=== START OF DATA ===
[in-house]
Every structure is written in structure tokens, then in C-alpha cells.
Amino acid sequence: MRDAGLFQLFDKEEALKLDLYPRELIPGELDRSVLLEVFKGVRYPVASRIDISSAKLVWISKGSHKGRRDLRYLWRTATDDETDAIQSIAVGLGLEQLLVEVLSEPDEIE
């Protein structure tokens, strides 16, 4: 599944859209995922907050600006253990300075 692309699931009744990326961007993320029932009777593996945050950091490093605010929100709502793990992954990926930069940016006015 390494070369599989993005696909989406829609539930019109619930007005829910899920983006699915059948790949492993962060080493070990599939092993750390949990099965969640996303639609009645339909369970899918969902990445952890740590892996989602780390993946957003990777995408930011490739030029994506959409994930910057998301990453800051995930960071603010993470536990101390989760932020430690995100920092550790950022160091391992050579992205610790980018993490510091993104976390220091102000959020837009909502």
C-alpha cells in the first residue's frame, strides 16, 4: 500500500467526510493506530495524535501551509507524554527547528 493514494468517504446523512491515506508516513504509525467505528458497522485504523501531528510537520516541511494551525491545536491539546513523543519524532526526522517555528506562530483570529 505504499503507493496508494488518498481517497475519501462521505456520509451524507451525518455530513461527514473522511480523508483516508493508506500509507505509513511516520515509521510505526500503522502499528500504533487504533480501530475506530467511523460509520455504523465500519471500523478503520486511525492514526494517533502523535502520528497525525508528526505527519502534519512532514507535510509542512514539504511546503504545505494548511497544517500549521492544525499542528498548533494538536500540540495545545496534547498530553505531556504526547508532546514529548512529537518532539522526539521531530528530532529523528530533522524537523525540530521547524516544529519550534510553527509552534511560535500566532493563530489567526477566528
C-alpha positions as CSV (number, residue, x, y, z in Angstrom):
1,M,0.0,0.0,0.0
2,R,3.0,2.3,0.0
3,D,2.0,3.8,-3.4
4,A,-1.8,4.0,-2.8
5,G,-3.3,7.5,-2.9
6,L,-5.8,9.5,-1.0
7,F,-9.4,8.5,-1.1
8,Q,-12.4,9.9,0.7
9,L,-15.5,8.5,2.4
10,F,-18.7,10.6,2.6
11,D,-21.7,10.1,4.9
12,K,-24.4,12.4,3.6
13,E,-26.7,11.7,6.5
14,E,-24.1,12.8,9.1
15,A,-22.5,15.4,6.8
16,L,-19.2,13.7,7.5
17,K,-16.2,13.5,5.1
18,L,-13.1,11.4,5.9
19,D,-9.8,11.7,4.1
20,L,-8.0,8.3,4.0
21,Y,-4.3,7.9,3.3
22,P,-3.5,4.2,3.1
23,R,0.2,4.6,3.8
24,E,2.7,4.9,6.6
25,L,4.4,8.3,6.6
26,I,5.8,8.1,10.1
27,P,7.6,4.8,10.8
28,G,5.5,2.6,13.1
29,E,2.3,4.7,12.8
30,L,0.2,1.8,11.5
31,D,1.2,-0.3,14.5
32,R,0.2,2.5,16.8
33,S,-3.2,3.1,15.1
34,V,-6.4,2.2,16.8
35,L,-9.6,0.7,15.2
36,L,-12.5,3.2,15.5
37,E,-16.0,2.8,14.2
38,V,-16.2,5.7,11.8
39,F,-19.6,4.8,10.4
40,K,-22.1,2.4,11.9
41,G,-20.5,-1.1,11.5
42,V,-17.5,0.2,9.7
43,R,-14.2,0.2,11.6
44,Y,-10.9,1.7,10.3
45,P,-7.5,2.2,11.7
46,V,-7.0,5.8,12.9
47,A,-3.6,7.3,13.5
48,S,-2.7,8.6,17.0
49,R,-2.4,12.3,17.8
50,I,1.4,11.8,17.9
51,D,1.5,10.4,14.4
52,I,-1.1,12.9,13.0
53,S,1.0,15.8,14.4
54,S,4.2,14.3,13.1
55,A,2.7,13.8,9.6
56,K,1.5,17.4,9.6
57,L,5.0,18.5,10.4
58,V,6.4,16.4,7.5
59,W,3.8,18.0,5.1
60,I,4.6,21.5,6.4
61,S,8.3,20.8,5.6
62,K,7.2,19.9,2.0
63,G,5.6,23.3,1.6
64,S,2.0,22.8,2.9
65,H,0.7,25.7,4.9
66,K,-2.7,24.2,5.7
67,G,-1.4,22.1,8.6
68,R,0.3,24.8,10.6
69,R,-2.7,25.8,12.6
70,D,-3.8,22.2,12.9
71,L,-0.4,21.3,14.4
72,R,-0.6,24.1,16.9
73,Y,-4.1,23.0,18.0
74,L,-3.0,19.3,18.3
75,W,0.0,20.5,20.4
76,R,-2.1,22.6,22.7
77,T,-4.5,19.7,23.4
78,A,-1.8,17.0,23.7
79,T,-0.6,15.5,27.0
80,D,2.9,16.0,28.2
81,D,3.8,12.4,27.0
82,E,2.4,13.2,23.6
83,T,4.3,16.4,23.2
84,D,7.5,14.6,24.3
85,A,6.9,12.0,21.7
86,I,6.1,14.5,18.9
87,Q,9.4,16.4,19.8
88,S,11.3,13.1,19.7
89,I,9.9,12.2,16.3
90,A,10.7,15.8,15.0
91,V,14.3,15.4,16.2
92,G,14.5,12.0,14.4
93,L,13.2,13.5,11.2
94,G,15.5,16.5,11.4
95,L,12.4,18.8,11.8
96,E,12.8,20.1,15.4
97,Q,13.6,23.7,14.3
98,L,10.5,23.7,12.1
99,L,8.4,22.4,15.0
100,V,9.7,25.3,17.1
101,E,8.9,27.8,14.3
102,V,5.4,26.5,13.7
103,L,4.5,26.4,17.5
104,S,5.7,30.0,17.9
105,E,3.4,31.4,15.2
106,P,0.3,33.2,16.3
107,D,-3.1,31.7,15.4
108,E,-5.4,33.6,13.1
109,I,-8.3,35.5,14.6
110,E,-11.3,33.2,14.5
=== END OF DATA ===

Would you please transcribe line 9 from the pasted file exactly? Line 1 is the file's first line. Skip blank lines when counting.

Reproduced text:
3,D,2.0,3.8,-3.4